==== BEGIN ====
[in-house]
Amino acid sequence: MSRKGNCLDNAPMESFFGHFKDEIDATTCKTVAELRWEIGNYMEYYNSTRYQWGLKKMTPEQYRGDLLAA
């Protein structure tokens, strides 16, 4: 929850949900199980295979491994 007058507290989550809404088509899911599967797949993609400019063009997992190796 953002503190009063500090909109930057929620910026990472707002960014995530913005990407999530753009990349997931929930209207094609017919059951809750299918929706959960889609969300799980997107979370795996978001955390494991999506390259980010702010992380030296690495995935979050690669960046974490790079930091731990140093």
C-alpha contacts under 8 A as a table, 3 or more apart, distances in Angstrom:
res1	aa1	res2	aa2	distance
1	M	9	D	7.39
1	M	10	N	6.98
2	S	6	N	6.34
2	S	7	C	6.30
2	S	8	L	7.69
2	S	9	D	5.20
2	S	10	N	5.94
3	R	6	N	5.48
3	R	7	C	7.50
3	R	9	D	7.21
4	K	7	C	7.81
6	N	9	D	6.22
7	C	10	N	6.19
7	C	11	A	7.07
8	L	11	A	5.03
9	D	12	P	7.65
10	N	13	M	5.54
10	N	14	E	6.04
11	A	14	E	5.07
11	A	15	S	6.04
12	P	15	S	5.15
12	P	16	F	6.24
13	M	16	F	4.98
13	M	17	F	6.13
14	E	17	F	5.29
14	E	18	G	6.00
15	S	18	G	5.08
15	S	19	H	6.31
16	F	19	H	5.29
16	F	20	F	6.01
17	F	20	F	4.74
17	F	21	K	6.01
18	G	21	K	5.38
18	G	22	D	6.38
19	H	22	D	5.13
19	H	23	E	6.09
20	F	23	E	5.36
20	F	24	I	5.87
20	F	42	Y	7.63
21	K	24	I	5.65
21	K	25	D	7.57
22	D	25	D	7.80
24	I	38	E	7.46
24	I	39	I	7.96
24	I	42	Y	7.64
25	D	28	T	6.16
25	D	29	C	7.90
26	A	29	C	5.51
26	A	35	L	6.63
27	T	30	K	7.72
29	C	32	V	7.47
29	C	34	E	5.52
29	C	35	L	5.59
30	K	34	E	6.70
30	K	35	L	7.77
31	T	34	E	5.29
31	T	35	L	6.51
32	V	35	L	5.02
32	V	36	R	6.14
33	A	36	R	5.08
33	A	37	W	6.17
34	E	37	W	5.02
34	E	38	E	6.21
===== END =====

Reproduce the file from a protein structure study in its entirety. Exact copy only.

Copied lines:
[in-house]
Amino acid sequence: MSRKGNCLDNAPMESFFGHFKDEIDATTCKTVAELRWEIGNYMEYYNSTRYQWGLKKMTPEQYRGDLLAA
């Protein structure tokens, strides 16, 4: 929850949900199980295979491994 007058507290989550809404088509899911599967797949993609400019063009997992190796 953002503190009063500090909109930057929620910026990472707002960014995530913005990407999530753009990349997931929930209207094609017919059951809750299918929706959960889609969300799980997107979370795996978001955390494991999506390259980010702010992380030296690495995935979050690669960046974490790079930091731990140093």
C-alpha contacts under 8 A as a table, 3 or more apart, distances in Angstrom:
res1	aa1	res2	aa2	distance
1	M	9	D	7.39
1	M	10	N	6.98
2	S	6	N	6.34
2	S	7	C	6.30
2	S	8	L	7.69
2	S	9	D	5.20
2	S	10	N	5.94
3	R	6	N	5.48
3	R	7	C	7.50
3	R	9	D	7.21
4	K	7	C	7.81
6	N	9	D	6.22
7	C	10	N	6.19
7	C	11	A	7.07
8	L	11	A	5.03
9	D	12	P	7.65
10	N	13	M	5.54
10	N	14	E	6.04
11	A	14	E	5.07
11	A	15	S	6.04
12	P	15	S	5.15
12	P	16	F	6.24
13	M	16	F	4.98
13	M	17	F	6.13
14	E	17	F	5.29
14	E	18	G	6.00
15	S	18	G	5.08
15	S	19	H	6.31
16	F	19	H	5.29
16	F	20	F	6.01
17	F	20	F	4.74
17	F	21	K	6.01
18	G	21	K	5.38
18	G	22	D	6.38
19	H	22	D	5.13
19	H	23	E	6.09
20	F	23	E	5.36
20	F	24	I	5.87
20	F	42	Y	7.63
21	K	24	I	5.65
21	K	25	D	7.57
22	D	25	D	7.80
24	I	38	E	7.46
24	I	39	I	7.96
24	I	42	Y	7.64
25	D	28	T	6.16
25	D	29	C	7.90
26	A	29	C	5.51
26	A	35	L	6.63
27	T	30	K	7.72
29	C	32	V	7.47
29	C	34	E	5.52
29	C	35	L	5.59
30	K	34	E	6.70
30	K	35	L	7.77
31	T	34	E	5.29
31	T	35	L	6.51
32	V	35	L	5.02
32	V	36	R	6.14
33	A	36	R	5.08
33	A	37	W	6.17
34	E	37	W	5.02
34	E	38	E	6.21